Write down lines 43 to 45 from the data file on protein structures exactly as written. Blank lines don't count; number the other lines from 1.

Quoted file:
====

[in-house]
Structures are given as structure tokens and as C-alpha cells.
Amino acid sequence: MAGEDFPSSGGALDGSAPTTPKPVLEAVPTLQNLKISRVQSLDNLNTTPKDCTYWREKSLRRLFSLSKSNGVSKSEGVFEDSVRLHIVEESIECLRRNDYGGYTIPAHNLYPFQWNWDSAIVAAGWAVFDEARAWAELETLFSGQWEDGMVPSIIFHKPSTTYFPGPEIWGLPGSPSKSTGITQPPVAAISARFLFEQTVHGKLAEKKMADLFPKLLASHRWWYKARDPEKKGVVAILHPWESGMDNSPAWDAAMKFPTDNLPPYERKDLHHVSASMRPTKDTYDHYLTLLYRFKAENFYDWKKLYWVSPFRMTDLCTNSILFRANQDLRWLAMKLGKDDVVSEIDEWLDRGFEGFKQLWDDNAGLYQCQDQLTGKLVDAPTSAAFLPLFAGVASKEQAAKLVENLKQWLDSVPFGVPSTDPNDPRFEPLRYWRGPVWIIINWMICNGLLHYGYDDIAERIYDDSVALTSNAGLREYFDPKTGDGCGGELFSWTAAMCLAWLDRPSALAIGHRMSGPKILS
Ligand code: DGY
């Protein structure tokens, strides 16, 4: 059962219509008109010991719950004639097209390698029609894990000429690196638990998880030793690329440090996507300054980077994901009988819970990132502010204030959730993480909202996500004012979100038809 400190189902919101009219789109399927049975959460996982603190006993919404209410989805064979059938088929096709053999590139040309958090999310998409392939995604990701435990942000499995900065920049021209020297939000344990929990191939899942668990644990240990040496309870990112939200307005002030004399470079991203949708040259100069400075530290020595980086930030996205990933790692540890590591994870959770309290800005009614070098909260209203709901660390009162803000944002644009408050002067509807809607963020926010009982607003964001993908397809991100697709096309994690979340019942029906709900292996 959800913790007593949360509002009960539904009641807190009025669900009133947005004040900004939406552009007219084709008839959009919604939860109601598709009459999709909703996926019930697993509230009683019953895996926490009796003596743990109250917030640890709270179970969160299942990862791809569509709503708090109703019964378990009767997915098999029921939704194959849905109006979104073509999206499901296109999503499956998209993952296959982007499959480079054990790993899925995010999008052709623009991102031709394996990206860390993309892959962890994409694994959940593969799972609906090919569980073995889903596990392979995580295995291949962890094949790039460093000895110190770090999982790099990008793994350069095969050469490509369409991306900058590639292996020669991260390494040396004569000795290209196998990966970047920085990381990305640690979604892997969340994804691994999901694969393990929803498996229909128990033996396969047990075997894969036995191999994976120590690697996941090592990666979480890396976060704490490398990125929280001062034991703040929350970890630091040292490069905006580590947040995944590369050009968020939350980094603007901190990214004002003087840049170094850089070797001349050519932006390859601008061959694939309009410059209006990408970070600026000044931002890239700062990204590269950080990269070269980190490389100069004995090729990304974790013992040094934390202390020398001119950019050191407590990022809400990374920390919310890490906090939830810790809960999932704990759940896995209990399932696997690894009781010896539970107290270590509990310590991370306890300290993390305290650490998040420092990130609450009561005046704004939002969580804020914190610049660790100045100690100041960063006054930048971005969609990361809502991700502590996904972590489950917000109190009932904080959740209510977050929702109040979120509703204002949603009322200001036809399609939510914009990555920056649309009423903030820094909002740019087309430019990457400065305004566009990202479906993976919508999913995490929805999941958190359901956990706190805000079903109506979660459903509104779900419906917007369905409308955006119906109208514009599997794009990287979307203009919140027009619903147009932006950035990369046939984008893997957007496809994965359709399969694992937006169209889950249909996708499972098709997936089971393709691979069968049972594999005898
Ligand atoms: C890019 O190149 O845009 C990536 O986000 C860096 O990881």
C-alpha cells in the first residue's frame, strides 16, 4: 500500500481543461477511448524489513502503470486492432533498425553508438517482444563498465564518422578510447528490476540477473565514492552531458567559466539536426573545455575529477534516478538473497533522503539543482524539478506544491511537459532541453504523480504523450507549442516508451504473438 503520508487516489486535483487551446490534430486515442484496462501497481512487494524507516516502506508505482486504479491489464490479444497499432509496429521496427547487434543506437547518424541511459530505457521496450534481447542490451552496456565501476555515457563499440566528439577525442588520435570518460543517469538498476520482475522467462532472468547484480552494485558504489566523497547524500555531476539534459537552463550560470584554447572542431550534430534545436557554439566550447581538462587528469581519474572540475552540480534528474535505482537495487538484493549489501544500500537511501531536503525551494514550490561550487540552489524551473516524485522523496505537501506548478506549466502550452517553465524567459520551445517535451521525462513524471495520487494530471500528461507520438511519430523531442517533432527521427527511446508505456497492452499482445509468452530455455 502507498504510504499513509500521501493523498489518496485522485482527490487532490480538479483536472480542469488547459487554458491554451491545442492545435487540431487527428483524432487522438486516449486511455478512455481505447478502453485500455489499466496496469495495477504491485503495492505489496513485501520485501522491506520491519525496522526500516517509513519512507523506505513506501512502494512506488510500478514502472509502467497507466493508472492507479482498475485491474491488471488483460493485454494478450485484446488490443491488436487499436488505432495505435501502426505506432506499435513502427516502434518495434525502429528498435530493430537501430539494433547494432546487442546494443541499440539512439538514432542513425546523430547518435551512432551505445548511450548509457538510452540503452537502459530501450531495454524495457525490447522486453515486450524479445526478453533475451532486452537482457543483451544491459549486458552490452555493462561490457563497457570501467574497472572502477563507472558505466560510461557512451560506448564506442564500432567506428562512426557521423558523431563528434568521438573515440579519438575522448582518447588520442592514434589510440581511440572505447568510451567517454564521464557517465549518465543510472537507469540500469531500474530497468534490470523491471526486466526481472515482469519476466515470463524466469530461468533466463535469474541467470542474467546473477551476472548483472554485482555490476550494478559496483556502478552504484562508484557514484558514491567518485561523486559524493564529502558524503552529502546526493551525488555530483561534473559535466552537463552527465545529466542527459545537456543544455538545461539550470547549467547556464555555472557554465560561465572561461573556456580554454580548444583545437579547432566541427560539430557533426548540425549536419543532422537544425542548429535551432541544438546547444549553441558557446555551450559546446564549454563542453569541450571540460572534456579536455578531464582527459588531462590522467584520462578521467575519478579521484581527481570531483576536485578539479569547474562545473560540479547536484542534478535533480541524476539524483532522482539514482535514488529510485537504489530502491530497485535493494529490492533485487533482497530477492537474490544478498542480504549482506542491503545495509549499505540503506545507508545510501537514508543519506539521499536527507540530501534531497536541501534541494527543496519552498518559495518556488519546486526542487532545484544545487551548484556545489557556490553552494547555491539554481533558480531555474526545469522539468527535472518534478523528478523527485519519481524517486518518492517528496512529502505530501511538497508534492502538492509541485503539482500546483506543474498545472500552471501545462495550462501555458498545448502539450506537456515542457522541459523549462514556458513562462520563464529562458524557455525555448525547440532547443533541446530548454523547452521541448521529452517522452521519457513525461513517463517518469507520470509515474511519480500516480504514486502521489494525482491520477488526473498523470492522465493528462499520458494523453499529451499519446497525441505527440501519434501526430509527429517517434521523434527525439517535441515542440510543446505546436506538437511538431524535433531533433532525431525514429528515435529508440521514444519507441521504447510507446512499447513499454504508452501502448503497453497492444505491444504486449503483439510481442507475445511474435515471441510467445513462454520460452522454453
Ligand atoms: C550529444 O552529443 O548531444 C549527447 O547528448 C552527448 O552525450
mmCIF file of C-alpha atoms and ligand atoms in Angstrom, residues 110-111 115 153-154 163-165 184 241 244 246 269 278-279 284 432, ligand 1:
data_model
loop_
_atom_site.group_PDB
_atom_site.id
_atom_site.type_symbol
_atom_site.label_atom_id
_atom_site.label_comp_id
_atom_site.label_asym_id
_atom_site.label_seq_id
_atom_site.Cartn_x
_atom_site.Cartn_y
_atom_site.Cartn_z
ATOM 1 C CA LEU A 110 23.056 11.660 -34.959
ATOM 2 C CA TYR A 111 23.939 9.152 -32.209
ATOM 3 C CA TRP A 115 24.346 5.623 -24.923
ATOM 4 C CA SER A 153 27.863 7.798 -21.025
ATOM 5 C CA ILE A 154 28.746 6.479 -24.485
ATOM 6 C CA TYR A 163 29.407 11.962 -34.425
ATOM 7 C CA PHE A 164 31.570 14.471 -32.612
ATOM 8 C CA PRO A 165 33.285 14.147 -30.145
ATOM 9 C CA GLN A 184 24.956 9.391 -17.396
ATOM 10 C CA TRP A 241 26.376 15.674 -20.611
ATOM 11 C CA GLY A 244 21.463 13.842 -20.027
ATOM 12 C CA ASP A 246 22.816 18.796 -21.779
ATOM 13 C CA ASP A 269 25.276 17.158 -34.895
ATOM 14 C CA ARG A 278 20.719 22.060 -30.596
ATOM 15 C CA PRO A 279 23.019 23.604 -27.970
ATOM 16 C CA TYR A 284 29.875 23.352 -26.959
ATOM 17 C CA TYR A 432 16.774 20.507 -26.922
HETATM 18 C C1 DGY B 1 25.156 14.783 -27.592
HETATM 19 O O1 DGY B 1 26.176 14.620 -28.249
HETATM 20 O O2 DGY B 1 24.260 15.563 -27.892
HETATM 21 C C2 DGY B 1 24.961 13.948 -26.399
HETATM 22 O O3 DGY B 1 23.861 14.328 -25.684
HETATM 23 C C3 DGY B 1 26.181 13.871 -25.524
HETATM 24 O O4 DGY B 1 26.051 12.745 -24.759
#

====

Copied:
HETATM 22 O O3 DGY B 1 23.861 14.328 -25.684
HETATM 23 C C3 DGY B 1 26.181 13.871 -25.524
HETATM 24 O O4 DGY B 1 26.051 12.745 -24.759